The cause of elevated free T3 levels is not known exactly, although there are a few theories, such as an increased deiodinase activity in individuals with obesity which results in an increase in conversion of T4 to T3.

To summarize, obesity and weight gain are common with thyroid and autoimmune thyroid conditions. Though it is often assumed that an imbalance in thyroid hormone, more precisely a hypothyroid condition, is responsible for the increase in weight, sometimes the weight gain is what also leads to the development of a thyroid or autoimmune thyroid condition. 

The problem is that many people think of obesity as being a “static” condition. In other words, an increase in adipose tissue will result in inflammation, and in some cases, this inflammation can be severe enough to trigger an autoimmune response. As a result, many times correcting the thyroid hormone levels alone is not sufficient to address obesity.

Thyroid Disorders That Cause Obesity

Thyroid hormones regulate your body's metabolism. Fluctuations in the levels of thyroid hormones are responsible for changes in body weight. Oversecretion of thyroid hormones (Hyperthyroidism) leads to sudden weight loss, whereas under secretion (Hypothyroidism) leads to sudden weight gain. 

Hypothyroidism leads to low basal metabolic rate (BMR) making individuals more prone to weight gain. An Individual's weight gain varies with the severity of hypothyroidism and massive weight gain is rarely seen. In patients suffering from hypothyroidism, excessive fat is not the only reason for weight gain but the accumulation of salt & water can also be the cause.

Are Obese People More Prone To Thyroid Disorders?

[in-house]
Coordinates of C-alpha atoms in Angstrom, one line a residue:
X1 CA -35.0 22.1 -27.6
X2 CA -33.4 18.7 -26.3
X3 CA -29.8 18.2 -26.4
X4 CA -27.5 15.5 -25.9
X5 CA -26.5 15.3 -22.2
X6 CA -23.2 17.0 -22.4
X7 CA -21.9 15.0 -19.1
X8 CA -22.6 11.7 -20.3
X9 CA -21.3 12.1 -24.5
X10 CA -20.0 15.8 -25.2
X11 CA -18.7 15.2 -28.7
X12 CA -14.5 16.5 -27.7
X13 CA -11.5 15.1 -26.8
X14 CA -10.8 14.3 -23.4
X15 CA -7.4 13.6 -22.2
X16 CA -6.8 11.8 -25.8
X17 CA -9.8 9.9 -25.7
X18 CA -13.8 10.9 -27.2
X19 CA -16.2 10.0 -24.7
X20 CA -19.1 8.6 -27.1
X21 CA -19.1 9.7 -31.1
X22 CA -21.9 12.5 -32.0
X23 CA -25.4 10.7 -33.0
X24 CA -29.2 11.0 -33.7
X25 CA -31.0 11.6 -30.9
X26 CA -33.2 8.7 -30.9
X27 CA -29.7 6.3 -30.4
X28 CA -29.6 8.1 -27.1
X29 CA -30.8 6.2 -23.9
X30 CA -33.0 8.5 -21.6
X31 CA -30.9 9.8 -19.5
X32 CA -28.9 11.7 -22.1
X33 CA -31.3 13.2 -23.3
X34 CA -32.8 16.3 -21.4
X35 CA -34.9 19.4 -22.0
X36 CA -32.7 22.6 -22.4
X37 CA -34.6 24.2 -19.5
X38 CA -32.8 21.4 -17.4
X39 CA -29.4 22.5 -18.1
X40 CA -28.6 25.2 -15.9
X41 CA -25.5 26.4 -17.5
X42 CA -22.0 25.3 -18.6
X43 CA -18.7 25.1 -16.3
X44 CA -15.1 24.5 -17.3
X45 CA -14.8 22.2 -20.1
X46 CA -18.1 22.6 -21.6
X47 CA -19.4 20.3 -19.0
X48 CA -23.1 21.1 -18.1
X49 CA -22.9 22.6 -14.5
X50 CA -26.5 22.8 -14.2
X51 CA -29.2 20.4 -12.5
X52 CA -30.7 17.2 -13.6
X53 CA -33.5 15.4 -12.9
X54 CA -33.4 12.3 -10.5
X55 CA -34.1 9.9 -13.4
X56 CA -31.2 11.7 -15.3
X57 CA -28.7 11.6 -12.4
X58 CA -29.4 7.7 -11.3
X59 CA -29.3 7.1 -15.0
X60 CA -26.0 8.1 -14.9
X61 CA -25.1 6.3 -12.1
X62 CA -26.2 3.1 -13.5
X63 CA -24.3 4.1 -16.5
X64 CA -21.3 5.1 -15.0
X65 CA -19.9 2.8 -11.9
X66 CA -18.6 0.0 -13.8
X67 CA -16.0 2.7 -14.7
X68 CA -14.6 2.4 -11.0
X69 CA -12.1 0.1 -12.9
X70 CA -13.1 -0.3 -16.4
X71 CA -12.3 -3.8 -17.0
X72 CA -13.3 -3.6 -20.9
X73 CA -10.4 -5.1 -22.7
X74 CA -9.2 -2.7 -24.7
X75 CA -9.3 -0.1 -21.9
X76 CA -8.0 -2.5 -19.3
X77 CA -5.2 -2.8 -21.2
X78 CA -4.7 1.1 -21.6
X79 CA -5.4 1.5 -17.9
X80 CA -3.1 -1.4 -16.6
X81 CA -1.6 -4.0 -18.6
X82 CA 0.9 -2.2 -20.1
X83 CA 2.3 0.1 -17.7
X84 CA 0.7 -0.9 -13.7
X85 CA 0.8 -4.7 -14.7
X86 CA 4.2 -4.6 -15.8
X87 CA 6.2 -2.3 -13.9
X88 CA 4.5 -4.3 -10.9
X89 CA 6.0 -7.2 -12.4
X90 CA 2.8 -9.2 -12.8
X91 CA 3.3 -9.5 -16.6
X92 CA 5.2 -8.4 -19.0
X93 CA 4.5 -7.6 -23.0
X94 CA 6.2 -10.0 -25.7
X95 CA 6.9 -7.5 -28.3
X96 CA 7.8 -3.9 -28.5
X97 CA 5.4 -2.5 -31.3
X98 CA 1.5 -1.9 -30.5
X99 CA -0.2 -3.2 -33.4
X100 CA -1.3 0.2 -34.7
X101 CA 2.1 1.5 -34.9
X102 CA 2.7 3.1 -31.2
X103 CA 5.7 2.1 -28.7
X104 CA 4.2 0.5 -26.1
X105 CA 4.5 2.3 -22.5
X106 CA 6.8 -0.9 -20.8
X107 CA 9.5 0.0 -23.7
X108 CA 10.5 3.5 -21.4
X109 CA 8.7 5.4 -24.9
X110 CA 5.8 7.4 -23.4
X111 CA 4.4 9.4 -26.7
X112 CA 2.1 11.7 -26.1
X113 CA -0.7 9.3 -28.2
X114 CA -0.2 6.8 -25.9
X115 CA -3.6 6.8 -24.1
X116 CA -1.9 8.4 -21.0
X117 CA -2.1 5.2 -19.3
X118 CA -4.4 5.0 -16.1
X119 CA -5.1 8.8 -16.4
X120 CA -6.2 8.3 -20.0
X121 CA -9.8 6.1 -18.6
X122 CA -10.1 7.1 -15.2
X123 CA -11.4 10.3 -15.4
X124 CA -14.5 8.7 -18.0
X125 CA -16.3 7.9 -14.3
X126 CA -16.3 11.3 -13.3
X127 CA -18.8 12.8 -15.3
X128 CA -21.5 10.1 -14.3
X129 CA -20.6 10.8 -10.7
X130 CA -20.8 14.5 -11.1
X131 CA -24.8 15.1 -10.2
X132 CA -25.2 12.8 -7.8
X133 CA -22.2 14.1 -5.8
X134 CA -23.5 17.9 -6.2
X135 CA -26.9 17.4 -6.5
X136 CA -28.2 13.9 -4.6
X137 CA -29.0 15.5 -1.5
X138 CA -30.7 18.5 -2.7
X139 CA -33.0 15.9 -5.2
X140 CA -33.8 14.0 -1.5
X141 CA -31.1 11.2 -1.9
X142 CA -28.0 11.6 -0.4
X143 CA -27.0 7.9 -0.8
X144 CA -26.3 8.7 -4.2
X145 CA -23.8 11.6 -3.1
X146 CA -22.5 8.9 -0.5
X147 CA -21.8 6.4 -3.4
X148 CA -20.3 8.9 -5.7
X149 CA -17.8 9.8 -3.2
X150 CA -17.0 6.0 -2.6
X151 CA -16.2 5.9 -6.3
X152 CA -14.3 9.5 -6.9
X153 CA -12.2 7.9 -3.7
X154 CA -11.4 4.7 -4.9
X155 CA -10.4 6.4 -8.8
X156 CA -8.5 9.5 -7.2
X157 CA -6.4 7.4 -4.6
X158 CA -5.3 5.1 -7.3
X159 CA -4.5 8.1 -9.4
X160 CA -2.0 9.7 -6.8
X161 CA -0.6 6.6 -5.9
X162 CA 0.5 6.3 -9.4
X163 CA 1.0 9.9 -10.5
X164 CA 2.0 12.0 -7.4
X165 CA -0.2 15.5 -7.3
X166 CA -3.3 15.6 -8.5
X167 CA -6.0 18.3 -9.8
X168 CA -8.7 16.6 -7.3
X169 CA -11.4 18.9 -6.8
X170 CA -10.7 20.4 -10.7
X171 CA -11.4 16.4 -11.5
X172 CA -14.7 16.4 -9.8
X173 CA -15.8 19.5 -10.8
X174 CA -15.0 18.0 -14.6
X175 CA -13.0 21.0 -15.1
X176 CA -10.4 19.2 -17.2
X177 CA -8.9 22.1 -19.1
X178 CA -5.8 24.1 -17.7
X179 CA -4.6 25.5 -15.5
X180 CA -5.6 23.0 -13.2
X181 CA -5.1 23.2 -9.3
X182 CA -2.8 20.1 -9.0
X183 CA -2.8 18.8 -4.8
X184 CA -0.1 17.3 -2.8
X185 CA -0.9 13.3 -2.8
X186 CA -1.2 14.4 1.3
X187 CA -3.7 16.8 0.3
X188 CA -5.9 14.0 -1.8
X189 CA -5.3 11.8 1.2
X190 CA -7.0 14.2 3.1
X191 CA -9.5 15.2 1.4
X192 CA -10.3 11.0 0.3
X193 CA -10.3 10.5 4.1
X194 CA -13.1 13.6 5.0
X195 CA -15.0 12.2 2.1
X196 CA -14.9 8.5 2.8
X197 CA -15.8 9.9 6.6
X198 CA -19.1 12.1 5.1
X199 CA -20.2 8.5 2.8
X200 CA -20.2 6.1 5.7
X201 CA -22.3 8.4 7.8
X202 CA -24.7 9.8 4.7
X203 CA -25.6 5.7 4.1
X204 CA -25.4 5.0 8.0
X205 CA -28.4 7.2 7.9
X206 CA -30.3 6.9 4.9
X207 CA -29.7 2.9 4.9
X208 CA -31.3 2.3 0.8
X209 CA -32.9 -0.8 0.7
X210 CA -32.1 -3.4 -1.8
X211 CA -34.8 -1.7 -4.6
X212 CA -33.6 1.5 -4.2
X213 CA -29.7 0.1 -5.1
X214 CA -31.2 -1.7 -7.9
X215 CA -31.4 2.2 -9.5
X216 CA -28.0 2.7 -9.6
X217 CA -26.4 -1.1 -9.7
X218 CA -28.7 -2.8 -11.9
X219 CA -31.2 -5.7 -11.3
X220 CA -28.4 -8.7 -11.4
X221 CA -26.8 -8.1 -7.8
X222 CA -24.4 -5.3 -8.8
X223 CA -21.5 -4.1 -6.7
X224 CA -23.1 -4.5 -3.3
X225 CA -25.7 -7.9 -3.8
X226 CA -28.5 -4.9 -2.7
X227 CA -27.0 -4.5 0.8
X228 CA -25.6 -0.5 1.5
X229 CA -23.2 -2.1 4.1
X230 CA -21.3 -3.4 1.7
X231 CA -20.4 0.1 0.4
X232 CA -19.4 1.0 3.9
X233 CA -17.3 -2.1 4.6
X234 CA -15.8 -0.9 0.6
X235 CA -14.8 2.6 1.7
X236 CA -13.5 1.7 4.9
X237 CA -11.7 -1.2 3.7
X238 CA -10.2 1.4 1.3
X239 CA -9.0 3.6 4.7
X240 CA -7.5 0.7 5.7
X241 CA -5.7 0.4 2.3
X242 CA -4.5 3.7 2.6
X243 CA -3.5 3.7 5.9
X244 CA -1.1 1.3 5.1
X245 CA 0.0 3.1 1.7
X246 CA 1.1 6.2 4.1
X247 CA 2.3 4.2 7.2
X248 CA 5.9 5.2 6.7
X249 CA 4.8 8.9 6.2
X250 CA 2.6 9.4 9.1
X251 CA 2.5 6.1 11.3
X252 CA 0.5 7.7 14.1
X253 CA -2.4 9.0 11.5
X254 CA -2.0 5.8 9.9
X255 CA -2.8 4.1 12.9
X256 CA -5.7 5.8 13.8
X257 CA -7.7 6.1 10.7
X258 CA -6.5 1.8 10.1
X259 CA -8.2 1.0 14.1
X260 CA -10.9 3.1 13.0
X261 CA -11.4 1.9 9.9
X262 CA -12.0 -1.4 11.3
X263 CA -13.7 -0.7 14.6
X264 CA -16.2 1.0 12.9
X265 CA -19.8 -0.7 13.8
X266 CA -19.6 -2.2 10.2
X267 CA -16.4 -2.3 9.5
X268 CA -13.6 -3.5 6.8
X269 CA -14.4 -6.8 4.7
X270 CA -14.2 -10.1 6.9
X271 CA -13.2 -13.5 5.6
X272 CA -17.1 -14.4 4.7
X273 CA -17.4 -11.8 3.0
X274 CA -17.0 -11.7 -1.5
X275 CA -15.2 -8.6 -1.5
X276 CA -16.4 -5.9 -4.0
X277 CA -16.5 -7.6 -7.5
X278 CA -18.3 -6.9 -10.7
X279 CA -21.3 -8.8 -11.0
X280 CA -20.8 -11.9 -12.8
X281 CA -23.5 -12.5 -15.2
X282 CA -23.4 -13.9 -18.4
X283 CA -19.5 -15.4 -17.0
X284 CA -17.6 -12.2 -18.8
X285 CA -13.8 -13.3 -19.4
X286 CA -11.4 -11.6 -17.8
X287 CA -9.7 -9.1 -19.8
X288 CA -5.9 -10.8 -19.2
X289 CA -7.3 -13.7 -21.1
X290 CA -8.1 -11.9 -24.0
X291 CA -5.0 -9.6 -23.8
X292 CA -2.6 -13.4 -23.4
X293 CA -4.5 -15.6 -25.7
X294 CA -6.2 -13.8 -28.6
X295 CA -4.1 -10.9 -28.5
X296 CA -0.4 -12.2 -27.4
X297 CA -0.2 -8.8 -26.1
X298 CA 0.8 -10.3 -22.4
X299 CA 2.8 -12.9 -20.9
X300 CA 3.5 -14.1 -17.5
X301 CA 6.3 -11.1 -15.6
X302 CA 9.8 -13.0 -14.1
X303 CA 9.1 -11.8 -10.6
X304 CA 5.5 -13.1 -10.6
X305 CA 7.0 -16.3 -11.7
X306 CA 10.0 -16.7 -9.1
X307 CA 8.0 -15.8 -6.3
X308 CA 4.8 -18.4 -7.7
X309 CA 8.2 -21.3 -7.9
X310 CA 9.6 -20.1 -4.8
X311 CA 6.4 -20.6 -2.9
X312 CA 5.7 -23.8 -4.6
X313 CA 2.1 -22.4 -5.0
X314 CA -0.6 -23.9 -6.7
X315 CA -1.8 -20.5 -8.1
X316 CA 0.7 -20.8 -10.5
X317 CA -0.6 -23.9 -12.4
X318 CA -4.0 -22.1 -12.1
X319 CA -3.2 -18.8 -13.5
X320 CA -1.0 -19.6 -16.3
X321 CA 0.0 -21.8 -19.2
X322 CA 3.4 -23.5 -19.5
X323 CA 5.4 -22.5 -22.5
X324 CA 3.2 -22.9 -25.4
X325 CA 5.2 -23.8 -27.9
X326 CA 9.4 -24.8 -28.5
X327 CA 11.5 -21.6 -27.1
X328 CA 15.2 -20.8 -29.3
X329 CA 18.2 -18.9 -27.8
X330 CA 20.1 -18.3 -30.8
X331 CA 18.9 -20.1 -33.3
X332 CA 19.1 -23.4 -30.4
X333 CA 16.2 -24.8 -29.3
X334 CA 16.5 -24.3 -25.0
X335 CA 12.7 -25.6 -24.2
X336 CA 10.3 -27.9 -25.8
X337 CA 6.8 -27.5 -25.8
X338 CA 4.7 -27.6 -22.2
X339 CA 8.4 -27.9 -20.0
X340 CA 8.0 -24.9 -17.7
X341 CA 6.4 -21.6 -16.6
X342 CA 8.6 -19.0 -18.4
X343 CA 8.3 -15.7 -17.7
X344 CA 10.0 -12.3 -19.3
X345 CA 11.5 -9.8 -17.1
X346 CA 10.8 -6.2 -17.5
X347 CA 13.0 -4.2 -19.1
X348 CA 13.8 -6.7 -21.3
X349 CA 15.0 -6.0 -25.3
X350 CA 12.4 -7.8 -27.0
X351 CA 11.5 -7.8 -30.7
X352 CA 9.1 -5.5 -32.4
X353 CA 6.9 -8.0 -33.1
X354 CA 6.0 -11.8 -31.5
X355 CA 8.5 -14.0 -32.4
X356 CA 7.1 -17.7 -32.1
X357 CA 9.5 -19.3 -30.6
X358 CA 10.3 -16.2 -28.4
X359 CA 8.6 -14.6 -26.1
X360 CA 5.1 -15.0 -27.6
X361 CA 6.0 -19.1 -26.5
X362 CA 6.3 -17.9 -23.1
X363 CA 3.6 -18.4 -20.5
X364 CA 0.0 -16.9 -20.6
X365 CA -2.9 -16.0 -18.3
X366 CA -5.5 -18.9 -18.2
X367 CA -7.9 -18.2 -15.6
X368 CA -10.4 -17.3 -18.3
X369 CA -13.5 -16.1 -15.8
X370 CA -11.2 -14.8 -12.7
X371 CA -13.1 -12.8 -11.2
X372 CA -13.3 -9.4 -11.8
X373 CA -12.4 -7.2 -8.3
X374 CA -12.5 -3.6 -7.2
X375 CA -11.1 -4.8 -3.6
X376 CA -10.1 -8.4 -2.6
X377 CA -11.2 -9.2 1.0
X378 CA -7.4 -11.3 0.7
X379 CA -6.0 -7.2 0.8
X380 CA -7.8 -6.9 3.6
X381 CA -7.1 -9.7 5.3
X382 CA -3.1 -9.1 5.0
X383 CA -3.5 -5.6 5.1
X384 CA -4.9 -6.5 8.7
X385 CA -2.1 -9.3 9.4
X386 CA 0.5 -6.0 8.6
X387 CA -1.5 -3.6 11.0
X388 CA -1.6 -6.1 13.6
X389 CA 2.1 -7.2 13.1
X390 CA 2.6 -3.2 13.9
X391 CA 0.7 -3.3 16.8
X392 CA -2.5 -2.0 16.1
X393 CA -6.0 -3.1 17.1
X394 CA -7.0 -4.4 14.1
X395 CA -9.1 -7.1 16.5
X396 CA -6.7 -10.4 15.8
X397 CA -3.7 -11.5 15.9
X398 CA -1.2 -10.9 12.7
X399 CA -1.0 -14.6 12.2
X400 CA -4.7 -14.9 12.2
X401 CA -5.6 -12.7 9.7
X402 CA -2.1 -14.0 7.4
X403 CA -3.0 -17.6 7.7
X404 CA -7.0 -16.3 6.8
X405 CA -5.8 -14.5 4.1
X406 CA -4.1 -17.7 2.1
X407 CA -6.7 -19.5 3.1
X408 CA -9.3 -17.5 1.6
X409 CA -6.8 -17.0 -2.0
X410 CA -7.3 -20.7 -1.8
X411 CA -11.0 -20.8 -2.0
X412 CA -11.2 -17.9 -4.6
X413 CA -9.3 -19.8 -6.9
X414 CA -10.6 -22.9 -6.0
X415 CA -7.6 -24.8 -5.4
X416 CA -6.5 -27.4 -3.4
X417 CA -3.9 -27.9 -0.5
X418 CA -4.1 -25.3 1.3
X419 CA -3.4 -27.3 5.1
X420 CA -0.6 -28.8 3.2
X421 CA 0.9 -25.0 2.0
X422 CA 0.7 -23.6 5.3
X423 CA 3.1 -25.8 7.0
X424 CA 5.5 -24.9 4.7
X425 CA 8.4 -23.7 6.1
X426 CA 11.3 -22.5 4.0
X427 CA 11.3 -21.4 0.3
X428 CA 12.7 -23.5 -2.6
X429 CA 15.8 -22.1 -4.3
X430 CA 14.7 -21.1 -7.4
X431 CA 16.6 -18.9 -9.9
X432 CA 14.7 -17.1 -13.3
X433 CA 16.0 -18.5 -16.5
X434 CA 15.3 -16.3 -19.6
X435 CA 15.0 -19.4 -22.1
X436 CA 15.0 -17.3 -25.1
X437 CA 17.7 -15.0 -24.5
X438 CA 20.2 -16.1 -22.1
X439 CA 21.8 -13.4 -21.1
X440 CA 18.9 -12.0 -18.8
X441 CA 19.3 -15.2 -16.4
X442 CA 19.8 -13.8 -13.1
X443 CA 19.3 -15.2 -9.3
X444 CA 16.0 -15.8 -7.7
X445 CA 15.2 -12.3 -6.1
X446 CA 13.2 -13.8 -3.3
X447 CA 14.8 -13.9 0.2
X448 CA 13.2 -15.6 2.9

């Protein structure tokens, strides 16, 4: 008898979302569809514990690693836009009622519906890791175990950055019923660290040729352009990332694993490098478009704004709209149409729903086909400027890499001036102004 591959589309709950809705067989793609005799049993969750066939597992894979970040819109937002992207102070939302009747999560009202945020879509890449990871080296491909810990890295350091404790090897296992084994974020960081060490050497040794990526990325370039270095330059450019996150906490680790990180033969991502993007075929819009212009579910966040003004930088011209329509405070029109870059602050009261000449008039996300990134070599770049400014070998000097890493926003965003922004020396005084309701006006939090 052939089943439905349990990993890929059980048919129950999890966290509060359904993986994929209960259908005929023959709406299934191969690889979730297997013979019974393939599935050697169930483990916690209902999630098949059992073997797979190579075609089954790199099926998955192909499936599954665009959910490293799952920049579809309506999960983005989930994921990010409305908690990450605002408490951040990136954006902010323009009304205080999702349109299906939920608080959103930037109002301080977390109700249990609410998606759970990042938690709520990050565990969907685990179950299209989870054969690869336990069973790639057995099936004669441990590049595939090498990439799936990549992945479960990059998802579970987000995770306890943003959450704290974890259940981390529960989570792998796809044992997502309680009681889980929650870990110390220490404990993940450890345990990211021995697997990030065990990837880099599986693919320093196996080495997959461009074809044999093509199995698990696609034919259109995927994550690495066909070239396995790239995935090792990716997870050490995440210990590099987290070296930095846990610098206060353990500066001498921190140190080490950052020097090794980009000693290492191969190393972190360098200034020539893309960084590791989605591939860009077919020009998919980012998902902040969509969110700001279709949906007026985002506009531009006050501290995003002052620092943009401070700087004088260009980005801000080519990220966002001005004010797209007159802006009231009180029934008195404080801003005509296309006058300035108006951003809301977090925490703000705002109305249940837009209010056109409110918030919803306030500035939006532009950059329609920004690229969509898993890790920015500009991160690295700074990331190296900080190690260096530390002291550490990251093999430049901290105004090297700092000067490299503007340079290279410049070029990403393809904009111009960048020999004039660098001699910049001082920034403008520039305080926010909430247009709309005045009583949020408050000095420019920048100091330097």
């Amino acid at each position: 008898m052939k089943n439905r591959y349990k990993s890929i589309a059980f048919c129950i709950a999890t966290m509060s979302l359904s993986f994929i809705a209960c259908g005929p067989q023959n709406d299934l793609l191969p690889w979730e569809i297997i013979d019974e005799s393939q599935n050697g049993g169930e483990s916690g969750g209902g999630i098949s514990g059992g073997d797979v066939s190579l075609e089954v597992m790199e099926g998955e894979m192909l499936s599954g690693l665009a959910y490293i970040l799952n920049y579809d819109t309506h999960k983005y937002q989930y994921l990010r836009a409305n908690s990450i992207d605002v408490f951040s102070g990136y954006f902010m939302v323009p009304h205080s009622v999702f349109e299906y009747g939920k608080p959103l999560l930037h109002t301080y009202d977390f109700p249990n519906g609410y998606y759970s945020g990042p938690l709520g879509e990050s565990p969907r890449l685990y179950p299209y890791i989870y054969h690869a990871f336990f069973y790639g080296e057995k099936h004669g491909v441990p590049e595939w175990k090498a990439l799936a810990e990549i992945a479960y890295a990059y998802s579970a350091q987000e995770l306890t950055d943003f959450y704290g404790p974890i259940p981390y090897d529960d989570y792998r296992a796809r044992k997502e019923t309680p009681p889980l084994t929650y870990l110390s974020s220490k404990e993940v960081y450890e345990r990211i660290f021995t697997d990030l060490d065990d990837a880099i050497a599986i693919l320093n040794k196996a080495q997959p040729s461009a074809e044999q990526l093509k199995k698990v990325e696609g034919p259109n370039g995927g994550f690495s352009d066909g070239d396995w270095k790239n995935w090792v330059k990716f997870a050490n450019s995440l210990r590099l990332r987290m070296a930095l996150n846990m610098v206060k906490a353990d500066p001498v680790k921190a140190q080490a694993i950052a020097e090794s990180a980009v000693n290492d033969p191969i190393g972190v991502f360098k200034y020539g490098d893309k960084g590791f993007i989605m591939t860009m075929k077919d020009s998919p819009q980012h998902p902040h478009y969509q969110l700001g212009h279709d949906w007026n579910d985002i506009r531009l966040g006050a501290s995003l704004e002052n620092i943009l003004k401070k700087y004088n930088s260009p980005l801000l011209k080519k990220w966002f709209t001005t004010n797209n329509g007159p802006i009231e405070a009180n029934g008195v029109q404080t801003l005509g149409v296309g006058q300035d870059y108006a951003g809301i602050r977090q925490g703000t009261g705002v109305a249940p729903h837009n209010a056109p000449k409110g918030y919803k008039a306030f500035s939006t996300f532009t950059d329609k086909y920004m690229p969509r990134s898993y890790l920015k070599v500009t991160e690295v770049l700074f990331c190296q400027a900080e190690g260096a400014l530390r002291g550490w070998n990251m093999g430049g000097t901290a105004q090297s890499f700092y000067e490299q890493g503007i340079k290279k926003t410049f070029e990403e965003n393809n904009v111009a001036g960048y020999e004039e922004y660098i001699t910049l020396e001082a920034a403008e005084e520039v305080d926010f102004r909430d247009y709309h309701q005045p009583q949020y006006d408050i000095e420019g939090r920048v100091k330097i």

Obese people might also have a greater risk of thyroid cancer. Actually, there is evidence that being obese or overweight is related to a modestly increased thyroid cancer risk. Cases of obesity-linked with thyroid cancer have increased significantly in the last few decades. Based on origin, appearance, or characteristics, there are mainly 4 types of thyroid cancers:

1. Papillary Thyroid Cancer
2. Follicular Thyroid Cancer
3. Medullary Thyroid Cancer
4. Anaplastic Thyroid Cancer

Among all the thyroid cancers, papillary thyroid cancer is the most commonly diagnosed."

One study in the US reported obesity to be an independent risk factor for developing thyroid cancer.' Another study demonstrated that the risk of developing thyroid cancer in women is greater in overweight and obese (BMI > 25 kg/m) than the normal weight individuals and excess ingestion of calorie, proteins and carbohydrates might be the link between obesity and high risk of papillary and follicular thyroid cancer."

DIAGNOSIS- Prevention is better than cure

A set of blood tests should be done regularly for diagnosing obesity-related conditions especially if you are a middle-aged individual and experiencing symptoms like fatigue, joint pains, concentration problems, weight loss/gain, high blood pressure, frequent urination, nervousness, etc.

Thyroid Profile- Most of the thyroid hormones produced in the body bind to the protein and some of them are unbound in your blood, hence in free form. T3 & T4 test measures the total T3 & T4 count present in your blood. A TSH test can be done in order to measure the TSH levels.

Lipid Profile-This profile measures the level of total cholesterol and triglycerides levels in your blood. Lipid profile includes the test for Total Cholesterol, HDL Cholesterol, LDL Cholesterol, and Triglycerides.

Blood Sugar Test- This test helps in monitoring your blood glucose level. It is an essential test if you have diabetes.

Cardiac Risk Markers Profile-This test assesses your cardiovascular condition and determines the exact condition of your heart. Tests like ApolipoproteinA1, Apolipoprotein-B, Lipoprotein, hsCRP, and Apo B/Apo A1 ratio constitute the Cardiac Risk Marker profile.

During obesity, gaining extra weight can affect your body in many ways including your thyroid hormone levels. This alteration leads to various disorders related to thyroid or even cancer in some cases. It is important to take care of your health as it is only you who will be looking after yourself till the very end. Regular health checkups can help you take timely precautionary actions to prevent such conditions.